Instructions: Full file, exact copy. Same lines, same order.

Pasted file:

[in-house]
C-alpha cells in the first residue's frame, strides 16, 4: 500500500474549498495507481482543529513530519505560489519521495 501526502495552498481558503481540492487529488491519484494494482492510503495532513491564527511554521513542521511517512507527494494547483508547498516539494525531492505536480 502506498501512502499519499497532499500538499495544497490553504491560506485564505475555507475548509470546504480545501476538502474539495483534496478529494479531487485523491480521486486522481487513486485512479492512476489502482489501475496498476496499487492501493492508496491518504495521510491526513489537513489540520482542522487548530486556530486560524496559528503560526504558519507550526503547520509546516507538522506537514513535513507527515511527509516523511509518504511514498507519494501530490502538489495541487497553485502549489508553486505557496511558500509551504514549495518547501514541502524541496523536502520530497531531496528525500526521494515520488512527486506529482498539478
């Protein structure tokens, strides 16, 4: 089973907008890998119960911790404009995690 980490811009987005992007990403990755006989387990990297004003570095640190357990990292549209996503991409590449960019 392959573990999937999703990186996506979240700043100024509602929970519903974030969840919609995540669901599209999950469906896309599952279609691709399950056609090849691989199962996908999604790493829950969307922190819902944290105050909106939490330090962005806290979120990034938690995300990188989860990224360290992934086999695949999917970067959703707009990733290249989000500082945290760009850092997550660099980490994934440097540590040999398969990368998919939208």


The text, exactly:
[in-house]
C-alpha cells in the first residue's frame, strides 16, 4: 500500500474549498495507481482543529513530519505560489519521495 501526502495552498481558503481540492487529488491519484494494482492510503495532513491564527511554521513542521511517512507527494494547483508547498516539494525531492505536480 502506498501512502499519499497532499500538499495544497490553504491560506485564505475555507475548509470546504480545501476538502474539495483534496478529494479531487485523491480521486486522481487513486485512479492512476489502482489501475496498476496499487492501493492508496491518504495521510491526513489537513489540520482542522487548530486556530486560524496559528503560526504558519507550526503547520509546516507538522506537514513535513507527515511527509516523511509518504511514498507519494501530490502538489495541487497553485502549489508553486505557496511558500509551504514549495518547501514541502524541496523536502520530497531531496528525500526521494515520488512527486506529482498539478
């Protein structure tokens, strides 16, 4: 089973907008890998119960911790404009995690 980490811009987005992007990403990755006989387990990297004003570095640190357990990292549209996503991409590449960019 392959573990999937999703990186996506979240700043100024509602929970519903974030969840919609995540669901599209999950469906896309599952279609691709399950056609090849691989199962996908999604790493829950969307922190819902944290105050909106939490330090962005806290979120990034938690995300990188989860990224360290992934086999695949999917970067959703707009990733290249989000500082945290760009850092997550660099980490994934440097540590040999398969990368998919939208």